Budgets, and other legislative concerns.
The ghost of budgets past
The deadline for passing a state budget is quickly approaching. The legislature has until the end of June to put together a deal that will please both the Republican-led legislature and the Democratic governor. That’s a precarious process that rarely happens before the June 30th buzzer — last year’s budget negotiations lasted as long as the human gestational period.
But not this year! (Maybe.) Governor Wolf has scaled back his big asks in an effort to compromise with the legislature. Rather than $350 million for education, he’ll settle for $250 million and $34 million for tackling the opioid crisis.
The legislature could begin voting on the budget as early as this week, according to The Morning Call.
Other legislative priorities
Sure, the budget is still being worked out, and without it, schools, social service agencies, and hospitals face crippling cuts and suffocating interest rate hikes. But that isn’t going to stop the legislature from getting other work done at the same time.
The House passed a bill on Tuesday that would curtail access to abortions at 20 weeks, rather than the state’s current 24 weeks. According to Philly.com, abortion-rights activists say this would make Pennsylvania the strictest state in the country when it comes to abortion regulations. The bill goes to the Senate now, but the outcome is already decided: Governor Wolf has promised to veto the bill should it end up on his desk.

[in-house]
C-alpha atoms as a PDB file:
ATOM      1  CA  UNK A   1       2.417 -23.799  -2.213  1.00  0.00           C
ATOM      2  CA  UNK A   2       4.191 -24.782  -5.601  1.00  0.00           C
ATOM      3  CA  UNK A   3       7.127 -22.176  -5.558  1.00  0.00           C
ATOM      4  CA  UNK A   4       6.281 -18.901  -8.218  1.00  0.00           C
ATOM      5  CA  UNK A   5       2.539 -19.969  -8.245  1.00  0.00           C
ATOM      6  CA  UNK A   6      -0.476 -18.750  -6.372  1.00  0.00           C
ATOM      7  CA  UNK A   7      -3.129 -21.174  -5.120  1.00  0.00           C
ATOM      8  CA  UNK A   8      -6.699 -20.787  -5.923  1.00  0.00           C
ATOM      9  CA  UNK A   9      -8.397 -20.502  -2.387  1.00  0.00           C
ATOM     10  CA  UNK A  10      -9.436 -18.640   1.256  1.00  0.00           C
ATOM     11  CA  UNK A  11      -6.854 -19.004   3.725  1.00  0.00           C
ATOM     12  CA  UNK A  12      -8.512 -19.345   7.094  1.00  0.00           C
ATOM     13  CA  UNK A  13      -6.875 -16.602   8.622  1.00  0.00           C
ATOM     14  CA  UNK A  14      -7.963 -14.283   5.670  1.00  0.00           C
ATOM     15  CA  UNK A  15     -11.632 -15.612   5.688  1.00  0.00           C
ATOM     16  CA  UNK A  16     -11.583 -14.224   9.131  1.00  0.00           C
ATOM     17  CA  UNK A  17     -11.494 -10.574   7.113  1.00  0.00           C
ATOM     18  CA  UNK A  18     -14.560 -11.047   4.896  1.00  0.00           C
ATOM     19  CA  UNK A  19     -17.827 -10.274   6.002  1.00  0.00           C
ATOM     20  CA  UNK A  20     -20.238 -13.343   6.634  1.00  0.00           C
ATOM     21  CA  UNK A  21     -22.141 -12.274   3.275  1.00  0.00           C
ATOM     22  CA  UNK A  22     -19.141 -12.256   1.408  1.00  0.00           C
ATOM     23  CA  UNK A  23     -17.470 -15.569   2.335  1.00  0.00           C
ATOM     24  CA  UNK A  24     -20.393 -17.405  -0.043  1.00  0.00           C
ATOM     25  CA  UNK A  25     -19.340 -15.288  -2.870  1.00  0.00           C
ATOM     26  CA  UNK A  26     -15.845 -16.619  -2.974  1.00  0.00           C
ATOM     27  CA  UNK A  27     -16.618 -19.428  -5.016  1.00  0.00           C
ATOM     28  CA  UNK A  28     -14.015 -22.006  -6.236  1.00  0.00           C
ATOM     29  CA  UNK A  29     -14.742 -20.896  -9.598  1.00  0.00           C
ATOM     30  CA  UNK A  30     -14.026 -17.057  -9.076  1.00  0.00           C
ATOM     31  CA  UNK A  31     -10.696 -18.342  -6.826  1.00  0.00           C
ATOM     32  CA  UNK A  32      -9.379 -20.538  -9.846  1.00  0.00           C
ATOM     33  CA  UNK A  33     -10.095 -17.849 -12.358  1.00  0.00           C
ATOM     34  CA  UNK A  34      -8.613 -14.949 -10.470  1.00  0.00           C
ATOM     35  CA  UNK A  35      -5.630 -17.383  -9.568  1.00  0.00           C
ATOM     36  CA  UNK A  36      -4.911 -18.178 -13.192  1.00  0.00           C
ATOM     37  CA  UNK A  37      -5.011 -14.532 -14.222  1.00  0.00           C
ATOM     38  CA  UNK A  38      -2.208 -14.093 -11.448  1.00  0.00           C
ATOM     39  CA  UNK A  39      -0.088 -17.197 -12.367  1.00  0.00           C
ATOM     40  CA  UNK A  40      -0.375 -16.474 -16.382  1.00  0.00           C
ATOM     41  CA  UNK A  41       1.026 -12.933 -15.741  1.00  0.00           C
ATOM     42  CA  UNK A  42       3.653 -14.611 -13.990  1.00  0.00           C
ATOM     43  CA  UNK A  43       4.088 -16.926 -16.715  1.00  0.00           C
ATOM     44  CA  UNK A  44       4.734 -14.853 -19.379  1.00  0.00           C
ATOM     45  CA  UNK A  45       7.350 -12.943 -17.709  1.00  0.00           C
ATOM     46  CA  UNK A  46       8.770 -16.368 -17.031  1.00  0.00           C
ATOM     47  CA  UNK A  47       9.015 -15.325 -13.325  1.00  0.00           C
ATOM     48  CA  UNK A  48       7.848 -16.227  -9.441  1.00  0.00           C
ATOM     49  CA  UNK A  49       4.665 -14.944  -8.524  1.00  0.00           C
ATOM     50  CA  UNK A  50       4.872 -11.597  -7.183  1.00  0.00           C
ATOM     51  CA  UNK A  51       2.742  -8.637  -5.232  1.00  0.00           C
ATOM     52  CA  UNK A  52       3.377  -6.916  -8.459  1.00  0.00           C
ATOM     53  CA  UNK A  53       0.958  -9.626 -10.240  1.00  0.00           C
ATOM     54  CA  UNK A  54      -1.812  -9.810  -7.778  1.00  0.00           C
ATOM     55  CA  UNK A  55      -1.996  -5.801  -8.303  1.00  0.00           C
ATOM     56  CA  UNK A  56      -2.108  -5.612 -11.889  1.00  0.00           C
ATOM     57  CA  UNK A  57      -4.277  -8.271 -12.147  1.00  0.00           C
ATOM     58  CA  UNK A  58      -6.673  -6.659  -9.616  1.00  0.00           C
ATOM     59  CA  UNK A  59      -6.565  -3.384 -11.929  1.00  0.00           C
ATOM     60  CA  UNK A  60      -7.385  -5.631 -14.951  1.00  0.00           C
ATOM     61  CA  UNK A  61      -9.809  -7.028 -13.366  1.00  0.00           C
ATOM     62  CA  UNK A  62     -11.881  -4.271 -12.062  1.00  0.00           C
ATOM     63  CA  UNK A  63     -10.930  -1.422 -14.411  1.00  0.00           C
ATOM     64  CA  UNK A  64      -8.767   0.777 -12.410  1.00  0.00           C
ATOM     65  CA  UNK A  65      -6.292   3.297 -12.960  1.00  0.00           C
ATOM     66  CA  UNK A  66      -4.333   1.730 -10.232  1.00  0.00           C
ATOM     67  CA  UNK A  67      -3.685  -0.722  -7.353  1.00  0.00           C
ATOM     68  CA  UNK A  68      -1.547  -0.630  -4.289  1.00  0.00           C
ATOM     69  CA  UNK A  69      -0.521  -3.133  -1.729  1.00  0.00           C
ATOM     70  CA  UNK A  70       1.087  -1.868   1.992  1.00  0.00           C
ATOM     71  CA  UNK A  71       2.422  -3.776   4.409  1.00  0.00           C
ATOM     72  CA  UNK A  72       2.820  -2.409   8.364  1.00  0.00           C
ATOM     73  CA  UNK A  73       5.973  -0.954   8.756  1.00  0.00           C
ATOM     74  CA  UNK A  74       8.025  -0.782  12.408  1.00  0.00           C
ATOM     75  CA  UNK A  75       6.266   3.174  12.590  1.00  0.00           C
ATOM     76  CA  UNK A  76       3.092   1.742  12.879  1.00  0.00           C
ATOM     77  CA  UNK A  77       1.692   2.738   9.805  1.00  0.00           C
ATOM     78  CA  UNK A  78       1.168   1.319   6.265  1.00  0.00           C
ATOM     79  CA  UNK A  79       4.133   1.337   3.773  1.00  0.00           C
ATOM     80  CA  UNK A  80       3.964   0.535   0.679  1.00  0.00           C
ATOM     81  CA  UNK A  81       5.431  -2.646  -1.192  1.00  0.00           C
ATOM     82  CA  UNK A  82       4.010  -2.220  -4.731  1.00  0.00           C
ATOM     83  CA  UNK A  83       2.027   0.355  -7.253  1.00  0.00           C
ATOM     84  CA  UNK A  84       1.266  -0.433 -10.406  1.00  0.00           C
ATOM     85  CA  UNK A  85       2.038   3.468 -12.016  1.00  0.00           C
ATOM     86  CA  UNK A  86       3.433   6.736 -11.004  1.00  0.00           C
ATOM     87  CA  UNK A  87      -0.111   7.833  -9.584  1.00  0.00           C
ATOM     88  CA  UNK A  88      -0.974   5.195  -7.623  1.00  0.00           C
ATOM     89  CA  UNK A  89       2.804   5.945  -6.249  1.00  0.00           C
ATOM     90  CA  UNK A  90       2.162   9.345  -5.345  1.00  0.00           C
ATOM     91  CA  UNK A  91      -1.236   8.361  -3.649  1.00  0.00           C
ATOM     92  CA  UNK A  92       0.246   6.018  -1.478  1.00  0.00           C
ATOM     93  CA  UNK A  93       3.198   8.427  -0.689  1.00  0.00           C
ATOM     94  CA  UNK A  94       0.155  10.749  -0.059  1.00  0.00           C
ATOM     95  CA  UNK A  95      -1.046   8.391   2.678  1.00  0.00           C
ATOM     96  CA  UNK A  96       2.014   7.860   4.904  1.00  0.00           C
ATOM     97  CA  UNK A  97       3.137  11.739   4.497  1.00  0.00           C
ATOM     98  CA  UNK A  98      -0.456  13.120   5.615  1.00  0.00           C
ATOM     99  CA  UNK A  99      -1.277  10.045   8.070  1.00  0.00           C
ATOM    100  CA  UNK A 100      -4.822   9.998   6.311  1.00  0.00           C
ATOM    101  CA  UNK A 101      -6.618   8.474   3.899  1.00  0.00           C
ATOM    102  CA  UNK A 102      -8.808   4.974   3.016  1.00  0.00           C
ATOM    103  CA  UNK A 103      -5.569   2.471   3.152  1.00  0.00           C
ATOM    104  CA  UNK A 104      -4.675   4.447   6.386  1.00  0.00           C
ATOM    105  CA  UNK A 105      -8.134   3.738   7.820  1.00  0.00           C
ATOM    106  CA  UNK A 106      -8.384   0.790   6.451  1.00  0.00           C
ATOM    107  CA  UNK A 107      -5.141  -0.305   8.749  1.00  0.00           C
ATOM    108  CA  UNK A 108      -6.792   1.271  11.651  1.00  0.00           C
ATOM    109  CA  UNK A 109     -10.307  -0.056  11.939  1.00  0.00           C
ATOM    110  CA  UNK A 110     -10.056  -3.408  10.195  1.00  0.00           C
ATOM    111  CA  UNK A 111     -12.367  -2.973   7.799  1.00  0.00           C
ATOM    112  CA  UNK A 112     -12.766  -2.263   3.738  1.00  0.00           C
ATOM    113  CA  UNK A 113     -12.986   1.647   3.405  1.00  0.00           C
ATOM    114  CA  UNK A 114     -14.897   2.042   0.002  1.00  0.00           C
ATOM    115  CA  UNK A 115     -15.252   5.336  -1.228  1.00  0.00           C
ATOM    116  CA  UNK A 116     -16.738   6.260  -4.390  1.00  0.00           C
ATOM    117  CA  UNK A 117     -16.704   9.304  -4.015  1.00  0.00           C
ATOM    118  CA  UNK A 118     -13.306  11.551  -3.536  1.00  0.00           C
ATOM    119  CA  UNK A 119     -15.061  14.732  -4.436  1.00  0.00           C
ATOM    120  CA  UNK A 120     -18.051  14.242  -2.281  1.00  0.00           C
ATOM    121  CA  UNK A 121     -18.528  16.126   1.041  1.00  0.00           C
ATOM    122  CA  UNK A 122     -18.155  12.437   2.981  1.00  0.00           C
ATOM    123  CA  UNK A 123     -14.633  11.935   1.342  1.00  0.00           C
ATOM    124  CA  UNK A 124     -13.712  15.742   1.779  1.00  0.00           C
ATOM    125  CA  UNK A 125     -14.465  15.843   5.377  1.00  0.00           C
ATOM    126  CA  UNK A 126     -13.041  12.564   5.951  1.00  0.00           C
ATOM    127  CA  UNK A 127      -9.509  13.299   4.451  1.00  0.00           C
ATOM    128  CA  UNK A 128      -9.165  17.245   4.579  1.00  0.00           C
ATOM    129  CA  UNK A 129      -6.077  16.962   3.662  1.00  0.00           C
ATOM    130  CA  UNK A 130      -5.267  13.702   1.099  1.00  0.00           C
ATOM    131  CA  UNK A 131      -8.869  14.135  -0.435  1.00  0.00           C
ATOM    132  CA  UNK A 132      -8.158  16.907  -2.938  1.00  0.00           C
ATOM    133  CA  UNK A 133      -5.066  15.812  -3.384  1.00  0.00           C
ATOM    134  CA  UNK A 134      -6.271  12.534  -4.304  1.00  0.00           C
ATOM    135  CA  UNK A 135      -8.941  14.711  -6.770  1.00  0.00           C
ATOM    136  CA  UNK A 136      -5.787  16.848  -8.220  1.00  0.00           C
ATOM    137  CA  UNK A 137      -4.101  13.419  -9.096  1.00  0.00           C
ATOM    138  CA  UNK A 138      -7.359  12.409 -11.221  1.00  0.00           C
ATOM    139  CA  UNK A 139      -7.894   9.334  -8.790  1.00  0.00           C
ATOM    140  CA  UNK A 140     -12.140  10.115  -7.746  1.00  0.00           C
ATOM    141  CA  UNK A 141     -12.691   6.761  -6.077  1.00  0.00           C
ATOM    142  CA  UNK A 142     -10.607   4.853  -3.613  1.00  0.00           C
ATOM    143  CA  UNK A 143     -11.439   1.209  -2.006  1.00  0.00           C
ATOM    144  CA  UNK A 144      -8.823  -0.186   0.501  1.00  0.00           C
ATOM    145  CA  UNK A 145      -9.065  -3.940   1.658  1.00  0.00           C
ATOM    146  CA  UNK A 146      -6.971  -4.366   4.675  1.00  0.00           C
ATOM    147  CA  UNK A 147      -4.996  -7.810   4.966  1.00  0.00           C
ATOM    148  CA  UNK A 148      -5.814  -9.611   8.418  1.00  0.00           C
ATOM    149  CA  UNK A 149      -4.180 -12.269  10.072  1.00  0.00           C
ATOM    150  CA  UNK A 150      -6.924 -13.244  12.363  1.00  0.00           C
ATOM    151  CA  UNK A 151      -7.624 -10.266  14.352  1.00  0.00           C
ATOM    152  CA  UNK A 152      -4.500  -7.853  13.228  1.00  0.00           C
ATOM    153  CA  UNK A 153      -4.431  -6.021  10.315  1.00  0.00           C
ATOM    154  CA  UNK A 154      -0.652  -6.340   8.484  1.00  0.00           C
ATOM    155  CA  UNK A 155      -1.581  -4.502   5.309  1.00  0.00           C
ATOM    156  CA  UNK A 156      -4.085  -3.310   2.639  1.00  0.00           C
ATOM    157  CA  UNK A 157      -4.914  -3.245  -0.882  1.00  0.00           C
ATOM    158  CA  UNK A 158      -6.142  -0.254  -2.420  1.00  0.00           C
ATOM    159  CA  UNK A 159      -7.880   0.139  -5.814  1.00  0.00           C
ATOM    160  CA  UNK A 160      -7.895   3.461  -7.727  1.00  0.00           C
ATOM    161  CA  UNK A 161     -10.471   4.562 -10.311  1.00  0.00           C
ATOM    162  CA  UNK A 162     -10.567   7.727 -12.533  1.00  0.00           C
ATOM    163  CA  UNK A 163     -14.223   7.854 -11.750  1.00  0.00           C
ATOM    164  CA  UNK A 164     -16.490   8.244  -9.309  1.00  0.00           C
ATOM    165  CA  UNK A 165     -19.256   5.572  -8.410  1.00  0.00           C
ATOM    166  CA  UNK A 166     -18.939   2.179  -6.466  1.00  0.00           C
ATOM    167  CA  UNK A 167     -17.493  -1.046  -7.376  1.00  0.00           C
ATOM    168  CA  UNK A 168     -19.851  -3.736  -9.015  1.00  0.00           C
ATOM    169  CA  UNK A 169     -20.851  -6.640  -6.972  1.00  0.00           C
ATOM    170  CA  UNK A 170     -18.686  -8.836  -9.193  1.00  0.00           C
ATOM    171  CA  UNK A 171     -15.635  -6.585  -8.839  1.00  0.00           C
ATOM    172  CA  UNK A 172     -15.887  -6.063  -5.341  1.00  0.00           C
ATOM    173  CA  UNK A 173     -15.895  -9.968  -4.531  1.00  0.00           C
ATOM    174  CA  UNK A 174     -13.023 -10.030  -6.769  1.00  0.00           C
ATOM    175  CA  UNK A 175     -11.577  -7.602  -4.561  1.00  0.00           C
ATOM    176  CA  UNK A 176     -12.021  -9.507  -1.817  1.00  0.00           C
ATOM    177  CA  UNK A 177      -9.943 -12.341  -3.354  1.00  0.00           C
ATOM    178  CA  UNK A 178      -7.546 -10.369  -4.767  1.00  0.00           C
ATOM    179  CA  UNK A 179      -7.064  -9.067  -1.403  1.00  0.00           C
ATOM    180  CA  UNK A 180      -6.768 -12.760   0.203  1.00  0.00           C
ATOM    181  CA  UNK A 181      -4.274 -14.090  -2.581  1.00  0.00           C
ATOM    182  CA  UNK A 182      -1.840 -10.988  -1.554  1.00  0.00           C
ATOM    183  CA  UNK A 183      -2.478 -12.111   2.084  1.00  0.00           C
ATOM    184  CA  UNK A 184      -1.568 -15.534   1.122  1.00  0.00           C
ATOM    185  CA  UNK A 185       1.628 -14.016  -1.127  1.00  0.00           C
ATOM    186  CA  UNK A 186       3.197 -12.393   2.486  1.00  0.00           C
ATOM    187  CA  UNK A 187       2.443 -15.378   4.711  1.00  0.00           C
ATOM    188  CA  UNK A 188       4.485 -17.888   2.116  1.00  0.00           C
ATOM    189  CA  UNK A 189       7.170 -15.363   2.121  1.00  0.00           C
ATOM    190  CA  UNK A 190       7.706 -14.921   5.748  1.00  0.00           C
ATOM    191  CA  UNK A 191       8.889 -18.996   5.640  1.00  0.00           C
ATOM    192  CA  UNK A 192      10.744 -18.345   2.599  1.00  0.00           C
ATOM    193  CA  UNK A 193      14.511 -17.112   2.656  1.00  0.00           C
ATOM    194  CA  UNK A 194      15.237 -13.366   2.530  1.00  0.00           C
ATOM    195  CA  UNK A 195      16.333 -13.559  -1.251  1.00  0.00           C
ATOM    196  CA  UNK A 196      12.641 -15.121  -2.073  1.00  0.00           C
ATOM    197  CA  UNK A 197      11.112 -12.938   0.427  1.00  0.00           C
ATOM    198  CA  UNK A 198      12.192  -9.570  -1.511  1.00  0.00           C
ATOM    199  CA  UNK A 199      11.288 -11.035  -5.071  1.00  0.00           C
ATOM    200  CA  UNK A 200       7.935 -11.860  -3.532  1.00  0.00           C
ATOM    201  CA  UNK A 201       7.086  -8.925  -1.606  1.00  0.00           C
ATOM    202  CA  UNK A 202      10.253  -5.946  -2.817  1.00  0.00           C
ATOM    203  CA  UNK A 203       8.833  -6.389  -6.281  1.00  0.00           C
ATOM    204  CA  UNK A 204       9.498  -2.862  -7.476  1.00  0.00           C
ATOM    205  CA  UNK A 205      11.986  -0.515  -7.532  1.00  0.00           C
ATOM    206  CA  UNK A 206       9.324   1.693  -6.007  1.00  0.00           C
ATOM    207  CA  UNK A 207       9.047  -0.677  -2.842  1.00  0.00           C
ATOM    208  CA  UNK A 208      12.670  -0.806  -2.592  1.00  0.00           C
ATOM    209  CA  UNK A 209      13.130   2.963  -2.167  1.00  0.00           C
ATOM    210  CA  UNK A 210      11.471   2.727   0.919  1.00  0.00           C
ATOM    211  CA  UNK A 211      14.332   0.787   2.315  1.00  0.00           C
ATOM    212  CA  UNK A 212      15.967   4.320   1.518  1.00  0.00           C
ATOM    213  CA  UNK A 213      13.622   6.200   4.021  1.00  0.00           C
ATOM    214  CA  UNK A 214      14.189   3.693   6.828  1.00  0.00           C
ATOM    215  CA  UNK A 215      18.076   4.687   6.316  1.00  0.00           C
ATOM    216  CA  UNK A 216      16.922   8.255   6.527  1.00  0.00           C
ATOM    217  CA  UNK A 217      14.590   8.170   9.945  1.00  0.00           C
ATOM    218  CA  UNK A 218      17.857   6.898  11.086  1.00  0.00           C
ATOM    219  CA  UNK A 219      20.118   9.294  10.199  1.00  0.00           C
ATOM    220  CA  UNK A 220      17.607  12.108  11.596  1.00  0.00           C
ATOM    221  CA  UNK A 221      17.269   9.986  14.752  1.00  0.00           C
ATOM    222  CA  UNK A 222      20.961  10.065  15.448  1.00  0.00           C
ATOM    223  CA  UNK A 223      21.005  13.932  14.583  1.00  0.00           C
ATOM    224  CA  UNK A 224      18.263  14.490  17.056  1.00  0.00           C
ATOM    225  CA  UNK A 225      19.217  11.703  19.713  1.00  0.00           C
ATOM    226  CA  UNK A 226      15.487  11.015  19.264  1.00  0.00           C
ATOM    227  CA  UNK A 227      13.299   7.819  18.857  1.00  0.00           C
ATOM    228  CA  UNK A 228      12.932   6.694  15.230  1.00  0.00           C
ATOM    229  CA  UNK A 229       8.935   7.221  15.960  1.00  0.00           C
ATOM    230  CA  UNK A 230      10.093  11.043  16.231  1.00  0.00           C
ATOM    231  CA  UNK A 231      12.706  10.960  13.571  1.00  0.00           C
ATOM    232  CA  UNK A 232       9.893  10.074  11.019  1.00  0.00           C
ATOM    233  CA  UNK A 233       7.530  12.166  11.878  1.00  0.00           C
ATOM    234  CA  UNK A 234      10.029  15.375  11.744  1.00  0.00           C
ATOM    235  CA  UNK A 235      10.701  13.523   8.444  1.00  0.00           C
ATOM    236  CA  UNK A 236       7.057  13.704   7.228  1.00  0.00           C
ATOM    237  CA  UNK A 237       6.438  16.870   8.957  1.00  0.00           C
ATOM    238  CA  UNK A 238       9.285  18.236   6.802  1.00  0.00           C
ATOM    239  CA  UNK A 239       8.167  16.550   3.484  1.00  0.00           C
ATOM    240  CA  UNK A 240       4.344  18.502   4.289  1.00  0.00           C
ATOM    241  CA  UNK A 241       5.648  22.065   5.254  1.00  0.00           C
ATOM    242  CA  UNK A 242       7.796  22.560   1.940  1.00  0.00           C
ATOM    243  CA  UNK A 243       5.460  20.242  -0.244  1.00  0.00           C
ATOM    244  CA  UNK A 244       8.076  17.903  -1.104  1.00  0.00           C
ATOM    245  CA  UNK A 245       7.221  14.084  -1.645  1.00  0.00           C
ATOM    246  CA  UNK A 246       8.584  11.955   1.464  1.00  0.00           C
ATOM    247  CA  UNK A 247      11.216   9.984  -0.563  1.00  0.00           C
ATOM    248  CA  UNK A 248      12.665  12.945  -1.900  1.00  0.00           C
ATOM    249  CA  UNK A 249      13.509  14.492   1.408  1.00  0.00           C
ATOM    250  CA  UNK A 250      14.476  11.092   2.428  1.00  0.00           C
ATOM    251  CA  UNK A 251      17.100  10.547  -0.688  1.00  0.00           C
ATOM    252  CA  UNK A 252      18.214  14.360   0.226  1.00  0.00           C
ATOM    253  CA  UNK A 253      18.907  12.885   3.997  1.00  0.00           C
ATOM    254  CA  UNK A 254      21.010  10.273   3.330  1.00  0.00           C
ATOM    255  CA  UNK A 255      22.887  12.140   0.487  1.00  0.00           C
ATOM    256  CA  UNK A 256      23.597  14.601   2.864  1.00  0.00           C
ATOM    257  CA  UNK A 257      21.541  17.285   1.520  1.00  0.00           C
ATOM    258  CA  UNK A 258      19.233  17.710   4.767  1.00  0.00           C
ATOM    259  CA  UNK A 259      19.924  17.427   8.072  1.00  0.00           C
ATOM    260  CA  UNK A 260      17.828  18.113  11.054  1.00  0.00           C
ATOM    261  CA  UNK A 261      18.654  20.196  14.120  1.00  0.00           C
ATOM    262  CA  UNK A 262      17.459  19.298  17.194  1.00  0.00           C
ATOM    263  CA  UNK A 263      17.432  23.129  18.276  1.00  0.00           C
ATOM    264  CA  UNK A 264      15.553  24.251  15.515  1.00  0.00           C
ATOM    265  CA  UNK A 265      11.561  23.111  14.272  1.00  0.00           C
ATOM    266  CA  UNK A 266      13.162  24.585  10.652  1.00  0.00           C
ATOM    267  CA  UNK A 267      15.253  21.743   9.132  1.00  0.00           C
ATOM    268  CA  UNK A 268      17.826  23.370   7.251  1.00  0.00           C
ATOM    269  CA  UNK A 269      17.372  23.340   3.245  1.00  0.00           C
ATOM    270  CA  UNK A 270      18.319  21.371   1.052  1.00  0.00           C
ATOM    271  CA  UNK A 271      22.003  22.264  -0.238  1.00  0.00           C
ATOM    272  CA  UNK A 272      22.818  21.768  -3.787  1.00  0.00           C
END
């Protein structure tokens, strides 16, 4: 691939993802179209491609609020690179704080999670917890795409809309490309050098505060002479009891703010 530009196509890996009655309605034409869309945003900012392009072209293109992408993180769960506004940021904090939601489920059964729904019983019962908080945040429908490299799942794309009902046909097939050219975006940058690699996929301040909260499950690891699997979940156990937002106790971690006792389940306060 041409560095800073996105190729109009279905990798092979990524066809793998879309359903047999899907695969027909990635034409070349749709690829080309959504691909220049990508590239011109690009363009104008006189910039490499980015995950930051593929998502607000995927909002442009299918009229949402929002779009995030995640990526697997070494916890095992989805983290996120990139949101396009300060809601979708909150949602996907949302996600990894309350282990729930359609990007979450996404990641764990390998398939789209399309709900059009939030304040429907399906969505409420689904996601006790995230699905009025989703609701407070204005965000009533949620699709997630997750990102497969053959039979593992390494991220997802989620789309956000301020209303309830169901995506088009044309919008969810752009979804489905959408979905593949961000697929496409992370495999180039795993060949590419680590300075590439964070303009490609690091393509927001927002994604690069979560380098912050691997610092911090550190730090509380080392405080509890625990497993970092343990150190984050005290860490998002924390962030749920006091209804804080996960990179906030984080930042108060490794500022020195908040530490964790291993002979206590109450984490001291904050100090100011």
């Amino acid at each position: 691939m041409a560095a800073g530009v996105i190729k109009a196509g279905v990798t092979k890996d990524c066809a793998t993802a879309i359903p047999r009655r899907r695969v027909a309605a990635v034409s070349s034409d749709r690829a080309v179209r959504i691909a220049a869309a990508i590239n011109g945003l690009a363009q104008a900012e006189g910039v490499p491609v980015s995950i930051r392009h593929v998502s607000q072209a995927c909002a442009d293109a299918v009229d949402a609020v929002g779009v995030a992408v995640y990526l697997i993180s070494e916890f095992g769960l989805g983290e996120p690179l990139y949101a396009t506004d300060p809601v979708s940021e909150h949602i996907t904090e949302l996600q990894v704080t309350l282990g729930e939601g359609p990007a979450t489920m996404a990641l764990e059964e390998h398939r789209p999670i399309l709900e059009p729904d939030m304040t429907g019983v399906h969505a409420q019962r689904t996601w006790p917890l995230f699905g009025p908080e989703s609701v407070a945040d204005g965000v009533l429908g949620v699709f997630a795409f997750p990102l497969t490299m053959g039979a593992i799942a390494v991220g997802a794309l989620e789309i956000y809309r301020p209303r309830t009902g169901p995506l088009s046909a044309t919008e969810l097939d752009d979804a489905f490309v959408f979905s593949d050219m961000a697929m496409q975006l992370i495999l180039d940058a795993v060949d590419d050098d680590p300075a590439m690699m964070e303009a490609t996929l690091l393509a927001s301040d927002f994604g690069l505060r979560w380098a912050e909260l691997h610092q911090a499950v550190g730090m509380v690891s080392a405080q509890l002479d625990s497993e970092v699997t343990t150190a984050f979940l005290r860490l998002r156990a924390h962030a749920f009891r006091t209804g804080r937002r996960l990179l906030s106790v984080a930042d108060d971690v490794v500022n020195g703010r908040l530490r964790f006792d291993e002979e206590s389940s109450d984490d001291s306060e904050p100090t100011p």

The House and the governor find themselves on the same side of the pension reform issue, but it’s the Senate that won’t play ball. The House passed a bill that would tie future pension plans for teachers and some state workers to the market, like a traditional 401(k). The Senate decided not to move forward with the bill. Advocacy groups say it makes teaching a less desirable profession. Some Republicans would rather see the state pension system dismantled completely.
New money, old money
Earlier this month, Governor Wolf signed into law a new education funding formula to distribute new state money added to the education budget line.
The formula takes into account student enrollment, number of students in poverty, number of English Language Learners, number of charter school students, median household income, and other factors to determine how much new money a school district should receive from the state.
In this year’s budget, that means $152 million will be distributed through the new formula. That’s a drop in the bucket — three percent — compared to the state’s $5.6 billion going toward education.
Keystone Crossroads reporter Kevin McCorry shows how the total money and the new formula are divided up — per pupil — with two interactive maps.
Suns out, guns out
Gun control has been in the news a lot since a mass shooting at a gay club in Orlando. On the federal level, Democratic lawmakers are doing everything in their power — from filibustering in the Senate to sitting-in on the floor of the House of Representatives — to push for stronger gun control laws. Pennsylvania’s U.S. senators expressed disappointment with the gridlock around the issue in Washington. Both Senator Pat Toomey (R) and Senator Bob Casey (D) have proposed various types of gun control legislation in the past.
At the same time, the issue is playing out on a state level in Pennsylvania. Since 2014, Pennsylvania has had a controversial law on the books that’s made it easier for gun rights groups, like the NRA, to sue municipalities that enacted gun laws stricter than the state required. Fearing an expensive lawsuit, many cities rolled back their existing laws. This week, the state Supreme Court rejected the law.
The ruling took issue with the way the law was passed — tacked onto an unrelated bill — not with the content of the law. Lawmakers in Harrisburg are already preparing to propose similar legislation in a different, more airtight way.
Meanwhile, cities like Allentown are considering implementing previous bans on firearms it repealed because of the state law.
This is one issue that won’t be quickly resolved, on the federal, state, or local level.